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Relationship between energy expenditure and heart rate in pregnant Boer x Spanish does with different litter size

R. Puchala, I. Tovar-Luna, A. L. Goetsch, and T. Sahlu

Journal of Animal Science 84(Supplement 1):27. 2006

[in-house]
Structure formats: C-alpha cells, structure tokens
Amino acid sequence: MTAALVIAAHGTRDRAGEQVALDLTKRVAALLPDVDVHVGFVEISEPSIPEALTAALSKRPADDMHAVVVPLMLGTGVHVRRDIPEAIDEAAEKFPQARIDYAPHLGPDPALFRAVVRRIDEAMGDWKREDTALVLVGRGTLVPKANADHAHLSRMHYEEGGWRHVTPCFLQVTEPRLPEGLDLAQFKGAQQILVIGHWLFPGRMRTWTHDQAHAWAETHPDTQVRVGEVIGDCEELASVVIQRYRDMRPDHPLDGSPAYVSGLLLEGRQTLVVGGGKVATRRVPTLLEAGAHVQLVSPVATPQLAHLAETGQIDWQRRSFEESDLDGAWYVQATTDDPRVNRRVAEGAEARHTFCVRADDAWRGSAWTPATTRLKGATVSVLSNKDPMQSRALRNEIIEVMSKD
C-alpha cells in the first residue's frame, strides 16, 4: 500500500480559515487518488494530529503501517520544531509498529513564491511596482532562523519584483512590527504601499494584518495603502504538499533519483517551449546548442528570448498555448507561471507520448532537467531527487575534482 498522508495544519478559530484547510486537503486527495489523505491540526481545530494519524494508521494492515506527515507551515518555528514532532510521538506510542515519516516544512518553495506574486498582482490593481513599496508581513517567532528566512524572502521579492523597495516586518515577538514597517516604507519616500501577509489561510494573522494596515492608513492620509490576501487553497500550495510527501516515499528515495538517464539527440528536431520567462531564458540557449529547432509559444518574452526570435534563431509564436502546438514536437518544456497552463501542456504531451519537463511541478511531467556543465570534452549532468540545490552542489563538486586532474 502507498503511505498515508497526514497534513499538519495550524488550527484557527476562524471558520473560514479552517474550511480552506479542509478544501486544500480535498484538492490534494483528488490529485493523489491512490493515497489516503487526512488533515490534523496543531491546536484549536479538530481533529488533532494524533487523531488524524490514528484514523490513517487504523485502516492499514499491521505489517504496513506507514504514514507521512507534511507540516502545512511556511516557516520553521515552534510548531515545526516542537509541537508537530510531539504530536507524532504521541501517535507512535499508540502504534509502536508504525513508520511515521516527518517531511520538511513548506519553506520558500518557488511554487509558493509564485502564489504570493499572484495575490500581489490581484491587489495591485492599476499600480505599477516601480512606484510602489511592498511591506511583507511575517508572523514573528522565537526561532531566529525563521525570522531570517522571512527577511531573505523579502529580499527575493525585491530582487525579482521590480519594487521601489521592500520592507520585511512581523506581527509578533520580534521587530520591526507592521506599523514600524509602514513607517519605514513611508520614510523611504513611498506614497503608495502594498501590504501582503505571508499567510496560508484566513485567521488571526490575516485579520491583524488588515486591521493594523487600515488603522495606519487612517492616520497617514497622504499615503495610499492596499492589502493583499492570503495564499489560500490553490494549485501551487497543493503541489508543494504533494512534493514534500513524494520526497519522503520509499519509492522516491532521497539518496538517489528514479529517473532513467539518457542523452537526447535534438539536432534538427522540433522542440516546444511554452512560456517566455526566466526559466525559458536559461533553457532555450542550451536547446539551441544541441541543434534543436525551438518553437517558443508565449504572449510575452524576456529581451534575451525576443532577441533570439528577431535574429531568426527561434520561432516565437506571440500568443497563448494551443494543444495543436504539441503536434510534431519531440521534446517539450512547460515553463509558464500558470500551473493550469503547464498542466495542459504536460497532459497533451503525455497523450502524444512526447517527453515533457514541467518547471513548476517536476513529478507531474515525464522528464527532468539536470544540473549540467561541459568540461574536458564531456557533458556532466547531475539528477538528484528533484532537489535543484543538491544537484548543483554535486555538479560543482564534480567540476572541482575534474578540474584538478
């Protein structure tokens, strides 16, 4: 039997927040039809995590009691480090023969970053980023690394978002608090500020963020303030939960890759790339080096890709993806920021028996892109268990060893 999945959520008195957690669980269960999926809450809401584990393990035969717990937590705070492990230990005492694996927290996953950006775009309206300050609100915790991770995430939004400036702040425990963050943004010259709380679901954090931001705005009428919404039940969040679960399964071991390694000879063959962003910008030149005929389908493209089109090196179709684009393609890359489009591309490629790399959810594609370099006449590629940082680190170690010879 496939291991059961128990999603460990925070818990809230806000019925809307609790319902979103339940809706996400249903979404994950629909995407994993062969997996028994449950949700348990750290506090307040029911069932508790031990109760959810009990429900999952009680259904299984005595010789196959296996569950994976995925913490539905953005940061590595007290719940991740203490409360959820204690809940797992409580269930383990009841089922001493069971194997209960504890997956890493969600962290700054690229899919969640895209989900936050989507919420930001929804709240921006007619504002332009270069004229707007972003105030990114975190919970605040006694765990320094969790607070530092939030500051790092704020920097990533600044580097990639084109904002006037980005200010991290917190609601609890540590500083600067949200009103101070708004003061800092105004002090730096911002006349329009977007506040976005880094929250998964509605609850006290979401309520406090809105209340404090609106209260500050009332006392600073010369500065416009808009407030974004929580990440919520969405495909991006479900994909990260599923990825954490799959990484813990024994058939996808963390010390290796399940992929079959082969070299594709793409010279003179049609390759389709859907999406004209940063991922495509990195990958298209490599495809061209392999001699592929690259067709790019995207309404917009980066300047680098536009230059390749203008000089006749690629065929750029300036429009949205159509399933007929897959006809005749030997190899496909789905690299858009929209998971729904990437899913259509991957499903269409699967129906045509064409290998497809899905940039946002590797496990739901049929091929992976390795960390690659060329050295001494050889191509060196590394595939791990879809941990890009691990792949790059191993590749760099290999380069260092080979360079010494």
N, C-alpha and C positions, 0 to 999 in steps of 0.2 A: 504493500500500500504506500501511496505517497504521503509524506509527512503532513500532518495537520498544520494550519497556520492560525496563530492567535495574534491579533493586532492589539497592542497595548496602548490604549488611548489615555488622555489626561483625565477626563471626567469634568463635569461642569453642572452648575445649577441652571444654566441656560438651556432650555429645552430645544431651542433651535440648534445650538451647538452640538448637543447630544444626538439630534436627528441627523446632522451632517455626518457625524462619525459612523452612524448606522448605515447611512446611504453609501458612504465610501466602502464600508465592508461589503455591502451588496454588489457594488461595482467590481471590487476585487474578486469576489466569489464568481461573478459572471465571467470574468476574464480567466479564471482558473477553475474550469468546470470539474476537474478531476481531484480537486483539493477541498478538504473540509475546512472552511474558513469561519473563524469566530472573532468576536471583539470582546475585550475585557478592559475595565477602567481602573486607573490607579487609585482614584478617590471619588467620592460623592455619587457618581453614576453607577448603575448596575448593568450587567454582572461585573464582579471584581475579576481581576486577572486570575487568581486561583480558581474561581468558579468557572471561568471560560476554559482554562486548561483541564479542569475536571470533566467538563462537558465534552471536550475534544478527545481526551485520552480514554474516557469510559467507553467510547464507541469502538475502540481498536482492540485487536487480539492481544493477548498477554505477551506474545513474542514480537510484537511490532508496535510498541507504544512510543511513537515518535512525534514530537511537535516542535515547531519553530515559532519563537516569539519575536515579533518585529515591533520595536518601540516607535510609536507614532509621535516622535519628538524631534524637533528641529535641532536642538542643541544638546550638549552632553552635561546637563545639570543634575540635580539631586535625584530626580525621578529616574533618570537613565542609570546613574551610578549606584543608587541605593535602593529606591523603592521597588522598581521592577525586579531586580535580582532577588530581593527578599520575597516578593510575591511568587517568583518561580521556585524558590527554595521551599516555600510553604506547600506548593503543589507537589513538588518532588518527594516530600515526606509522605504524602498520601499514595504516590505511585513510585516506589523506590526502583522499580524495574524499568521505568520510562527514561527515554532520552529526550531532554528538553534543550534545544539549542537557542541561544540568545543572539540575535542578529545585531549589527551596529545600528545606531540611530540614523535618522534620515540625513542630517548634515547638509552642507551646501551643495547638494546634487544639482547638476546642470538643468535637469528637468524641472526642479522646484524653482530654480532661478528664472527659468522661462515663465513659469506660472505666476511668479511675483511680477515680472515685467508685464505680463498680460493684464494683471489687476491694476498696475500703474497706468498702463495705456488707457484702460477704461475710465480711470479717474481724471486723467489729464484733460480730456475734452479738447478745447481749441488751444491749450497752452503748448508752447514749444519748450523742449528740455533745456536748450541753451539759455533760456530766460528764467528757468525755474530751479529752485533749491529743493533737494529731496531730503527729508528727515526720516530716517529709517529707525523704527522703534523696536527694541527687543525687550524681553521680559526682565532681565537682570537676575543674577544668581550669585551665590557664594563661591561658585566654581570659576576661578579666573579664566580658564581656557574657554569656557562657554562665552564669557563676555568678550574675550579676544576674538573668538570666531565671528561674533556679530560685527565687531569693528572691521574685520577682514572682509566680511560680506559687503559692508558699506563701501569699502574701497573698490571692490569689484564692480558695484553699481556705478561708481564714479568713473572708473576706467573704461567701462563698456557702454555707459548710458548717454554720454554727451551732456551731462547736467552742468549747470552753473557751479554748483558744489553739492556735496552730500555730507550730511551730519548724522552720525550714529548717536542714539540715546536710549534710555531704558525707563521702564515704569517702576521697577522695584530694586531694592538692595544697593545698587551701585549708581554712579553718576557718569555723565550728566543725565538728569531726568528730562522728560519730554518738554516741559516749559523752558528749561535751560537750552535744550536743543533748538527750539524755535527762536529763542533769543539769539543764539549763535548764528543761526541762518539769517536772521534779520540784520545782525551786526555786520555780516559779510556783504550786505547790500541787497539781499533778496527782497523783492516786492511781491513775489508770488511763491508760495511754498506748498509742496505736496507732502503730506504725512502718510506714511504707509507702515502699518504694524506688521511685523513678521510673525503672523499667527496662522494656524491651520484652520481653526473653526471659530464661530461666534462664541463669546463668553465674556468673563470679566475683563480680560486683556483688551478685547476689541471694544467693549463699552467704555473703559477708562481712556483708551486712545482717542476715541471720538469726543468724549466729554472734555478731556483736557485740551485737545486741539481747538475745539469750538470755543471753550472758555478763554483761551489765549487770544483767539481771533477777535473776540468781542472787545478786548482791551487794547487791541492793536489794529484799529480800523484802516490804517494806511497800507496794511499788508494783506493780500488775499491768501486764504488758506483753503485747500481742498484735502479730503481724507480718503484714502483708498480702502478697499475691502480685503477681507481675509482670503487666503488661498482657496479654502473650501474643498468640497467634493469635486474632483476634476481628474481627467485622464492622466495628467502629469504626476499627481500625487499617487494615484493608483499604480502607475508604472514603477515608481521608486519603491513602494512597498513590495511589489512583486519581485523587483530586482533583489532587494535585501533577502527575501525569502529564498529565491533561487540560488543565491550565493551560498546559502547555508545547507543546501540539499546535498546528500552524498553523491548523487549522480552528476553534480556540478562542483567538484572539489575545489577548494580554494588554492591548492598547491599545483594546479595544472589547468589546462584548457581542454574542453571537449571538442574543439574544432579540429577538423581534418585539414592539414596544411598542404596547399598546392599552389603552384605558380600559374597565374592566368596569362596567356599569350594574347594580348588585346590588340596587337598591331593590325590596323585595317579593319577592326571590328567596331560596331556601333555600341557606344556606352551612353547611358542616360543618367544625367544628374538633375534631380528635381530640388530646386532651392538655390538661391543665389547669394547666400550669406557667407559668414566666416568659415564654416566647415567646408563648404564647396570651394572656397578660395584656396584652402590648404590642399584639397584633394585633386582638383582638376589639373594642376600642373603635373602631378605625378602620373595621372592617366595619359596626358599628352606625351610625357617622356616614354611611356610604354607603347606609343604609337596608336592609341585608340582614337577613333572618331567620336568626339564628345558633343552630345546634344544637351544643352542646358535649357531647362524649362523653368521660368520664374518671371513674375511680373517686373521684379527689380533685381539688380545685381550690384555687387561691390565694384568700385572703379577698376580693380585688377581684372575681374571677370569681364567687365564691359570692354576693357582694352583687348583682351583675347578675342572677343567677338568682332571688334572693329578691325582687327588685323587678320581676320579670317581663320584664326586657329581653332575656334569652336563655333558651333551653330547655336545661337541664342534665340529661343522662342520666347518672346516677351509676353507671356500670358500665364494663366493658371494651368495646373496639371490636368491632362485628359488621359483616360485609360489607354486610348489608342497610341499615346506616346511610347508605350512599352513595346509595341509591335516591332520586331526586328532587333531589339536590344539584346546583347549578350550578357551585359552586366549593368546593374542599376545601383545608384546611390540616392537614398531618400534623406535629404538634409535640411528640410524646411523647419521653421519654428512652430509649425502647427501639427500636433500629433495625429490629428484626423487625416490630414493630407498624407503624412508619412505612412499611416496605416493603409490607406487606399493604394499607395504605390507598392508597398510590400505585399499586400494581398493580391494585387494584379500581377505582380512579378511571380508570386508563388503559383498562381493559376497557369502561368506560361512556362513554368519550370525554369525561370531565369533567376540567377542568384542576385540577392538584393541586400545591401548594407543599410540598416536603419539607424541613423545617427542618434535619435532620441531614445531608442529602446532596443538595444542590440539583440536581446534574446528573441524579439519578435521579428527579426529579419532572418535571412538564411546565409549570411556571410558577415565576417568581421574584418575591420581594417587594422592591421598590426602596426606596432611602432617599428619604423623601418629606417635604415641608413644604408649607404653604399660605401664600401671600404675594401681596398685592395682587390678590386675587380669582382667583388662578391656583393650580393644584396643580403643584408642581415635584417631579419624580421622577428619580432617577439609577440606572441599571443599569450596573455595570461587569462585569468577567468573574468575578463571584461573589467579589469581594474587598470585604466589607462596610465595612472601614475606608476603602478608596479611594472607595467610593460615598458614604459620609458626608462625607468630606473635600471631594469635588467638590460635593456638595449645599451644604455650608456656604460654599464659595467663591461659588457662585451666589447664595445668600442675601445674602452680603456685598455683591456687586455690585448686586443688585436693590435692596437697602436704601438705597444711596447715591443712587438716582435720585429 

Twenty-four Boer x Spanish does (3 yr of age, having kidded once previously and initial BW of 42.7 1.19 kg) were used to determine effects of litter size (LS) and stage of gestation (near day 80, 100, 120 and 140) on the relationship between energy expenditure (EE) and heart rate (HR). Six does were nonpregnant (0) and, based on ultrasound determination on day 45 of gestation, six had LS of 1, 2 and 3. However, only 10 of the pregnant does had the expected number of kids (three, four, and three with LS of 1, 2 and 3, respectively). Does were fed a diet of approximately 50% concentrate in accordance with assumed maintenance plus pregnancy energy requirements based on LS. EE determined by respiration calorimetry on d 80, 100, 120 and 140 of gestation with head-boxes was expressed relative to average BW within the 2-d measurement periods and HR was determined at the same time using Polar S610 HR monitors. There was an effect of animal within LS (P < 0.05), CV of 10.2, 11.2, 3.8, and 8.6% and maximum differences of 41.7, 16.6, 5.2, and 12.0 of means for LS 0, 1, 2, and 3, respectively). Time of the day affected (P < 0.05) EE, HR, and EE:HR; highest values 0900 and 1600 and lowest values between 0200 and 0700). CV for hourly values were 3.9, 2.1, and 2.4%, and maximum differences relative to means were 9.0, 4.1, and 4.8% for EE, HR and EE:HR, respectively. There was an interaction in EE:HR between LS and stage of gestation (P < 0.05). EE:HR decreased as gestation progressed (LS 1:7.29, 6.79, 6.14, and 5.53; LS 2:6.73, 6.42, 6.07, and 5.02; LS 3: 6.53, 6.07, 5.71, and 5.07 (kJ/kg BW0.75)/(beats/min) on d 80, 100, 120, and 140, respectively, whereas nonpregnant goats had stable EE:HR (8.04, 7.78, 7.78, and 7.74 (kJ/kg BW0.75)/(beats/min)). In conclusion, changing EE:HR in pregnant animals may preclude use of HR to predict EE. Magnitudes of difference in EE:HR among animals and time of the day suggest benefit from determinations for individual animals and over extended periods of time.


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